Lucie Silvas: Skipping the Bandwagons
The website bio of singer-songwriter, Lucie Silvas, opens with some of her lyrics: ‘I said what was true for me, I did what was true for me.’ It gives the impression that something she holds dear is authenticity, and if there’s one industry where holding onto that is a complicated thing, it would have to be the music industry. Those lyrics are from her song Kite, the opening number on her most recent album, E.G.O.
Like much of the music from her career that spans two decades, E.G.O has such an Americana flavour to it. And while Lucie does live in Nashville, and spends a lot of her time travelling from state to state on tour, she is very much a Brit.
Born in Kingston Upon Thames, London, Lucie spent her formative years moving between the UK and New Zealand, before later settling in America. This, coupled with having a father from New Zealand, and a Scottish mother, has left her with an absolute melting pot of accents when she speaks.
Lucie is in the middle of a tour that takes her across the United States as we chat.
“We’ve been to the very top of the States, almost Canada,” she says. “We’ve been down South, and we’re about to end up in New York and Philadelphia. After the tour, I’m going to be doing World Cafe for National Public Radio, which will be very cool as I’ve wanted to do that for a long time. Then we head back home, and I’ve got just a little bit of time before the next tour, which is with Tom Odell. That will be really fun, I’m such a big fan of him! That one’s West coast, East coast, and Canada. It’s definitely work time at the moment!”
Lucie entered the music industry through the back door, writing some chart hits for the likes of Will Young, Gareth Gates, Rachel Stevens, and Liberty X. She signed a contract with Mercury Records in 2003, having had one terminated with EMI a few years prior.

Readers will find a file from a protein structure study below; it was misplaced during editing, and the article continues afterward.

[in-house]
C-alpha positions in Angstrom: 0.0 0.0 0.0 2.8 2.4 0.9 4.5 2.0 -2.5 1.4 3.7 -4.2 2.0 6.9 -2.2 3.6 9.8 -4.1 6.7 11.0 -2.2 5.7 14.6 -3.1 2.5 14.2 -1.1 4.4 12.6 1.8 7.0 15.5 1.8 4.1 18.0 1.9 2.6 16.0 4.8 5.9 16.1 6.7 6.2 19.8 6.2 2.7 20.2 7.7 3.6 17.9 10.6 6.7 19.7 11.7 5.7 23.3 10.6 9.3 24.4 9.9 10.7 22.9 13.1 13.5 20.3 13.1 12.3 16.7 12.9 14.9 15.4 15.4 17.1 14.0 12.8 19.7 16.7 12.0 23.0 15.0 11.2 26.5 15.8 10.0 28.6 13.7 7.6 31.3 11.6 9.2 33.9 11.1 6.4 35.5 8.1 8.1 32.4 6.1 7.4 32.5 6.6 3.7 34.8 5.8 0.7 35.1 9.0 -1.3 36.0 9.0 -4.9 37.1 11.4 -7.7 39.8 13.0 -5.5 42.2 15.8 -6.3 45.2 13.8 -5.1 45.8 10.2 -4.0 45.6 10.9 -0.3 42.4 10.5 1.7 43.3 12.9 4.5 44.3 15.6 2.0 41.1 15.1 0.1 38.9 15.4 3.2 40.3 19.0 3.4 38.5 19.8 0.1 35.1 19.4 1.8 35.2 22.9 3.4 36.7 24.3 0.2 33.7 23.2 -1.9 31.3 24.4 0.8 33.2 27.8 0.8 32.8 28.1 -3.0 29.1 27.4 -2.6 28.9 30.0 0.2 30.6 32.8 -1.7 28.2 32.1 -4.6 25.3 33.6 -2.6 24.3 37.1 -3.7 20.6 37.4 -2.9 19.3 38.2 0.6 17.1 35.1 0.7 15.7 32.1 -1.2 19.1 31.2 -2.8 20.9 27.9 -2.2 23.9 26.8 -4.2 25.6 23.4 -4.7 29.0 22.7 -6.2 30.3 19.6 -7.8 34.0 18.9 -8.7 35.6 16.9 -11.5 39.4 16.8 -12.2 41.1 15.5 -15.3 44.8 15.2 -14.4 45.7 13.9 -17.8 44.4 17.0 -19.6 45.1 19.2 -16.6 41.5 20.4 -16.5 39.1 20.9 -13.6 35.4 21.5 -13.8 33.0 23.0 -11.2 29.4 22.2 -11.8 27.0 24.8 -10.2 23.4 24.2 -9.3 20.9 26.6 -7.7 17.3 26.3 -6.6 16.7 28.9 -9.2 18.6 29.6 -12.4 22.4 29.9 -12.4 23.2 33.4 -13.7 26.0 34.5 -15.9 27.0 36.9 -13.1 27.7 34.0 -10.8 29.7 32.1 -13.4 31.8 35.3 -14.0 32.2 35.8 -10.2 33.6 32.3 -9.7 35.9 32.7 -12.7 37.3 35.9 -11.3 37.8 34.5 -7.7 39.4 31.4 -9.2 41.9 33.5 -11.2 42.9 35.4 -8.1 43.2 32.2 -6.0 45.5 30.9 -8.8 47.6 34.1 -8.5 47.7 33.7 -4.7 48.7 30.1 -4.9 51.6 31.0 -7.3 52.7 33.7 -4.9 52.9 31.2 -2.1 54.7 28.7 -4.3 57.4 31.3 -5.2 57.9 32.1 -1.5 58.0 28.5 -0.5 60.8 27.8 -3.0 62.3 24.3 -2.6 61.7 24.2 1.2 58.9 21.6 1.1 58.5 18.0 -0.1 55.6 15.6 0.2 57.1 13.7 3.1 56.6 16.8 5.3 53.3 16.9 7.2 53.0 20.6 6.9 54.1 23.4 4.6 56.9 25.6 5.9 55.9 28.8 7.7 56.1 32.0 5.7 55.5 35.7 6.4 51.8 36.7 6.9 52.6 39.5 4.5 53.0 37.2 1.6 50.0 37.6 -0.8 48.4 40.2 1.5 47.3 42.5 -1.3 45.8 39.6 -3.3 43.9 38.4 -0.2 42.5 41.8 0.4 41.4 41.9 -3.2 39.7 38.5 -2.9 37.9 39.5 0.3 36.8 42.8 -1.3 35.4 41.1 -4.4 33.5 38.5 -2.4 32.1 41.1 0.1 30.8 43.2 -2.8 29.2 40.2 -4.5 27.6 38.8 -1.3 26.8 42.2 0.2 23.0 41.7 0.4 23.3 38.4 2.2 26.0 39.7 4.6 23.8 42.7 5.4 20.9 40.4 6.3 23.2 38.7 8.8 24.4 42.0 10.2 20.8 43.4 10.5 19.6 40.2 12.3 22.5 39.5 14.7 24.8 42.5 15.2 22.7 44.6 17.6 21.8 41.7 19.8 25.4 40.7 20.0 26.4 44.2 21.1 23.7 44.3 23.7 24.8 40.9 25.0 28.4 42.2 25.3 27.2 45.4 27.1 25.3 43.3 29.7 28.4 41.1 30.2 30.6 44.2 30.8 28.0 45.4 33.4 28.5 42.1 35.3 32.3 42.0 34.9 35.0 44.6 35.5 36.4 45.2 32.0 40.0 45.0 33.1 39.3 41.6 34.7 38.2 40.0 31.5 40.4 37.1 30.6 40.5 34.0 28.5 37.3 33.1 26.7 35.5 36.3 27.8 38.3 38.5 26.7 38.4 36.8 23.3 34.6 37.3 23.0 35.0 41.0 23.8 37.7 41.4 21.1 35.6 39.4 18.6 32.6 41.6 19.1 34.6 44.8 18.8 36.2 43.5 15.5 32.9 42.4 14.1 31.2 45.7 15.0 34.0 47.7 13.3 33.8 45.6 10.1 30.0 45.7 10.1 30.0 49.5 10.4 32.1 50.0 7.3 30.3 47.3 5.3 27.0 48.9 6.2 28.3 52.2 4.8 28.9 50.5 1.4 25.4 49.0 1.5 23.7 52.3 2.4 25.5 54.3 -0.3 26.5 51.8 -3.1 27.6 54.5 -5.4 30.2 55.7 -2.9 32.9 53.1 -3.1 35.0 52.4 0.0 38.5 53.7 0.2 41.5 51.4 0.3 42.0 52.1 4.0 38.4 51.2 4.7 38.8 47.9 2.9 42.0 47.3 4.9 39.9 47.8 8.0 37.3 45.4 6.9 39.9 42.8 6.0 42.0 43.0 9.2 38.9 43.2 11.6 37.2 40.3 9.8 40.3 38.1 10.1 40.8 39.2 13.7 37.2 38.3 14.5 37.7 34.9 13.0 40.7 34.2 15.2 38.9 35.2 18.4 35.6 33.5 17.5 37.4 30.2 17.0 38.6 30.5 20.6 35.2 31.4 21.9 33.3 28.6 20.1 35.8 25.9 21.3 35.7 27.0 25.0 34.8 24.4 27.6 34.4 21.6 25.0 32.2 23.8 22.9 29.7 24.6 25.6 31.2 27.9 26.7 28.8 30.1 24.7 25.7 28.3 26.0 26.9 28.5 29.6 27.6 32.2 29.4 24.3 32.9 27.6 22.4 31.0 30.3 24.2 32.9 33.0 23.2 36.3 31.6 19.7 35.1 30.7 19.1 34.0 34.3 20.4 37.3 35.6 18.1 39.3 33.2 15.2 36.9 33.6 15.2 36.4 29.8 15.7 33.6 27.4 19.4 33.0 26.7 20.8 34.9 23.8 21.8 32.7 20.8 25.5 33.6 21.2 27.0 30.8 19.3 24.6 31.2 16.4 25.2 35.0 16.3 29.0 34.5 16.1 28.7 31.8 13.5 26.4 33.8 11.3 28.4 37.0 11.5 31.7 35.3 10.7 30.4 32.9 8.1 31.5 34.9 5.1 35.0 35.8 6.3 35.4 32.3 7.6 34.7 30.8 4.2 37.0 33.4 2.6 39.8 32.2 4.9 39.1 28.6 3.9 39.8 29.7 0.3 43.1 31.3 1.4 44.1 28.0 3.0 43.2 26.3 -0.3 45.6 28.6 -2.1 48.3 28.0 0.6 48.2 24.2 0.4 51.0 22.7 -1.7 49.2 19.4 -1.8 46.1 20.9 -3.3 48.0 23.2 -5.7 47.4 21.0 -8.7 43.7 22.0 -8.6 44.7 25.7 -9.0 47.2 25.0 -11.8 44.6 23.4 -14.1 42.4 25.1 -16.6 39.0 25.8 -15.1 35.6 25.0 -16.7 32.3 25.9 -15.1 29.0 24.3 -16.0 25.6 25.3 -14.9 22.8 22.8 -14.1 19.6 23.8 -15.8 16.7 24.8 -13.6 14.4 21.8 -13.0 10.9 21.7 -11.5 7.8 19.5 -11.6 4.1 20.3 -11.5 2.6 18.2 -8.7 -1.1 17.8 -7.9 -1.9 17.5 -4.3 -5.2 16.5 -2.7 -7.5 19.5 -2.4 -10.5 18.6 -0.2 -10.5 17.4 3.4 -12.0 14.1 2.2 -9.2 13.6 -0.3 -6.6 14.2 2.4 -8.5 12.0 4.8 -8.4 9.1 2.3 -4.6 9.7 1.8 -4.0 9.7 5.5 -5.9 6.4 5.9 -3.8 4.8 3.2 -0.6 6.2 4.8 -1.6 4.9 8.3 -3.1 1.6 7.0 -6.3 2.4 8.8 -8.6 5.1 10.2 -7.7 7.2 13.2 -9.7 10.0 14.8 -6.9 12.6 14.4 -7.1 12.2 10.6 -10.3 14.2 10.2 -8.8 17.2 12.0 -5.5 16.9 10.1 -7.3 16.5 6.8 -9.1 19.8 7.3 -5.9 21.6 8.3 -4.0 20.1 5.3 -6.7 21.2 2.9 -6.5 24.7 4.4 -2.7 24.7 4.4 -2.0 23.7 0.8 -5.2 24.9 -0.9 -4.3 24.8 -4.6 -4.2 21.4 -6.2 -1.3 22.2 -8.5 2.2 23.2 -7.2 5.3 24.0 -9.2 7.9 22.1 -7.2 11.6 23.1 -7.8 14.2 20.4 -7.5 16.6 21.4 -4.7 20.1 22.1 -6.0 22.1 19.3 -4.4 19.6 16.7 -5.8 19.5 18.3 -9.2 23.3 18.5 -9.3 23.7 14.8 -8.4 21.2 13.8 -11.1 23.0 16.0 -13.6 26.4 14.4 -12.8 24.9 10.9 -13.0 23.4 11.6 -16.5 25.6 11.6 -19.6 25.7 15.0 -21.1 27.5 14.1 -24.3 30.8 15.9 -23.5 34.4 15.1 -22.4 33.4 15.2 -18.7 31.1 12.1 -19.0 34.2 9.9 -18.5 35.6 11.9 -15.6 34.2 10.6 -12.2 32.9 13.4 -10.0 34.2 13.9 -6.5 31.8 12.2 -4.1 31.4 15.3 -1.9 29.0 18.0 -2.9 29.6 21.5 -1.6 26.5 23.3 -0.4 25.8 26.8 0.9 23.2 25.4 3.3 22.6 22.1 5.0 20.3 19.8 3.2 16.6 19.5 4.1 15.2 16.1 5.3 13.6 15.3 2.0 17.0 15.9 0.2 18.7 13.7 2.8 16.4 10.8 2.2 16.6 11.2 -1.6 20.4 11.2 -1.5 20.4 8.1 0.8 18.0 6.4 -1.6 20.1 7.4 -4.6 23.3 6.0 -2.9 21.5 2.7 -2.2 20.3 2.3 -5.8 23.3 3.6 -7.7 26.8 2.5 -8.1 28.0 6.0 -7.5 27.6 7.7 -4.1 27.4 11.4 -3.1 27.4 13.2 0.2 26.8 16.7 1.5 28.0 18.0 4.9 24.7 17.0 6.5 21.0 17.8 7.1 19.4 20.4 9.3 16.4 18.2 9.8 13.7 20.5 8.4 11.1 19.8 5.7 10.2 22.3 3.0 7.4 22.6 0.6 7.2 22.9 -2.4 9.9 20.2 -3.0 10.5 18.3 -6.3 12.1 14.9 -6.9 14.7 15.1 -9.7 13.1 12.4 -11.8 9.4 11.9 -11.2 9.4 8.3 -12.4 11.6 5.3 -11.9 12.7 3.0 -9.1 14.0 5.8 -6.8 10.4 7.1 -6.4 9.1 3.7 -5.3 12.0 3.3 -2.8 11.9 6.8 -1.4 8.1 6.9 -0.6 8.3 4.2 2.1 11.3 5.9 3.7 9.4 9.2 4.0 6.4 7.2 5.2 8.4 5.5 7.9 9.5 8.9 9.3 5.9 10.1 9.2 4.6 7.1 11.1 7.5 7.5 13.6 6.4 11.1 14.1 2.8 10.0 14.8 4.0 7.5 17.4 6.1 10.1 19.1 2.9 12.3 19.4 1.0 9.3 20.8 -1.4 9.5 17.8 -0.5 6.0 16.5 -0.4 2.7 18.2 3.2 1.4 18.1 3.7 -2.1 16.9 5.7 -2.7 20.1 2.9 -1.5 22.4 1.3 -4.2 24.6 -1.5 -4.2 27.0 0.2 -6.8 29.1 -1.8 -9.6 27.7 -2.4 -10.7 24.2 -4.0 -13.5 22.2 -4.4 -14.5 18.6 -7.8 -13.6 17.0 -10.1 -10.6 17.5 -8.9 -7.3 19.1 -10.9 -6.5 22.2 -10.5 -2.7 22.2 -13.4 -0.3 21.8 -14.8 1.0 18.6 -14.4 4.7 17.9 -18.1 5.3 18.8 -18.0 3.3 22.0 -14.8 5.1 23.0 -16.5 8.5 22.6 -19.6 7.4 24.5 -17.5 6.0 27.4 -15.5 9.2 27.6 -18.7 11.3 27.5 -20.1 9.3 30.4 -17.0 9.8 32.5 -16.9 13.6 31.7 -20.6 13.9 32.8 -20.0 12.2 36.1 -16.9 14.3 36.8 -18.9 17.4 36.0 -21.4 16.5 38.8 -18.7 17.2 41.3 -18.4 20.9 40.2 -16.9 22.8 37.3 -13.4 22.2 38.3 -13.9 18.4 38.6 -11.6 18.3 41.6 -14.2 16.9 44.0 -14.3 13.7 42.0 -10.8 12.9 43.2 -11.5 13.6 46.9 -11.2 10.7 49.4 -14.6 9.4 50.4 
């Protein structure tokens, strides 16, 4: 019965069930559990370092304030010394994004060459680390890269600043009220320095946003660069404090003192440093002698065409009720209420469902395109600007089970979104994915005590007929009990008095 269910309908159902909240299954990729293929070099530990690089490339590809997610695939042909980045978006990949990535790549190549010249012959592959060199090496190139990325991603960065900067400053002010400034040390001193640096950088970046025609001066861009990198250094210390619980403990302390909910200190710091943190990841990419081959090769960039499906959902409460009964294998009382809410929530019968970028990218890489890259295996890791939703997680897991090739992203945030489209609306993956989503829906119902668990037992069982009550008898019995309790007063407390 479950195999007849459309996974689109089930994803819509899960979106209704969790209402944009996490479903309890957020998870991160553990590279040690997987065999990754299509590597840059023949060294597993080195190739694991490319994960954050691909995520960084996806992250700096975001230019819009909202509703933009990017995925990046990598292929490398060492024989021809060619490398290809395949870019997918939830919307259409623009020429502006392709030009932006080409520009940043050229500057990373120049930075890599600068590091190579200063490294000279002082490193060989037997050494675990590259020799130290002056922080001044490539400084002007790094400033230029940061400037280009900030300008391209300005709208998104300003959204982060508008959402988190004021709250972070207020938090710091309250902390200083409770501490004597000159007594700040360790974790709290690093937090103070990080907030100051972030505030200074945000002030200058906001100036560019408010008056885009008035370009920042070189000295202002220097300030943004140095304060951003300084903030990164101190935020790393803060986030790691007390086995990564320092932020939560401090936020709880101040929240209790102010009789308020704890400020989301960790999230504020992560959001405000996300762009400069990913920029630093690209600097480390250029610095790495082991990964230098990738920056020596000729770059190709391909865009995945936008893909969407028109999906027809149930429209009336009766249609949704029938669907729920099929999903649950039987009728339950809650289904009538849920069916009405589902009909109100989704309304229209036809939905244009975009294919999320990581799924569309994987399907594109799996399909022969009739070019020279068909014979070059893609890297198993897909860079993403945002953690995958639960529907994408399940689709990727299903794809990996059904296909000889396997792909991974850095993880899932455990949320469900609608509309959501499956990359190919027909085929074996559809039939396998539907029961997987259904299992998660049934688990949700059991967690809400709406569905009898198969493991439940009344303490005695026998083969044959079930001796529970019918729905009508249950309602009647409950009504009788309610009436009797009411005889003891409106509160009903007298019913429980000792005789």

She released her album, Breathe In, in 2004, and thanks to traction from BBC Radio 2, she had several singles enter the UK Top 10 chart. She became an independent artist once again during her second album cycle for The Same Side. But with E.G.O being her fourth record, and her touring life being quite so successful, it seems that Lucie is doing just fine without Mercury or EMI. Not to mention the fact she’s a musician who is thriving in Music City.
“Nashville has nurtured me in all ways,” Lucie says. “My husband is a musician, too, but we live in this town where people have careers and families. It also brought me right out of my shell; being surrounded by other artists is intimidating, but also inspiring. It made me push myself, and made me become everything I wanted to be.
“In the beginning, I didn’t know any other artists. Being thrown into a record deal and the spotlight was very uncomfortable for me back then. When I moved to Nashville, I started again, and began performing more than I ever had. That’s been the basis of my career as a live performer, and it’s made me enjoy music a hell of a lot more than I ever did before.”
I ask Lucie if I’m right in surmising that authenticity is something of great importance to her.
“In music, you’re very often asked to do or say things that you don’t want to,” she says. “It feels contrived. Even when it comes to working with the latest producer, I’m never good with bandwagons. I can’t do something that means I can’t look in the mirror the next day knowing I wasn’t myself in that moment.
“Even with social media, there are sides to your personality that come out. Sometimes you post the confident side in photos, but when it comes to the insecure side, where you feel like you don’t know what you’re doing, I won’t necessarily post those moments, but I will talk about them.
“The confident facade of success can get exhausting. It’s not always successful - it’s very difficult, and challenging. So I keep my focus on being authentic, and enjoying myself. The times I feel most successful are when I’m feeling happiest, anyway.”
It comes as little surprise, then, that E.G.O wears its influences unapologetically on its sleeve. Americana, country, pop, and some elements of soul and motown.
There’s wonderful variety, ranging from the Ennio Morricone-esque Girls From California, to the stunning strings and balladry of People Can Change. Lucie tells me that even now, several months after its release, she is getting all kinds of reactions to the songs, and the record itself.
“In the summer, I’m off on tour with Sheryl Crow,” Lucie says. “That will mean playing to slightly bigger crowds, which will help me shoot for the headline shows. We’re also going to be doing some live records, and orchestra stuff, which is very exciting.
“Then I’m doing an old school, throwback Christmas record - I’m really excited about some of the collaborations I’m doing for that. I’m really just trying to keep at it, keep on the road, and keep writing.”
Lucie Silvas is living proof that it’s so important to keep on keeping on. We certainly hope she never stops.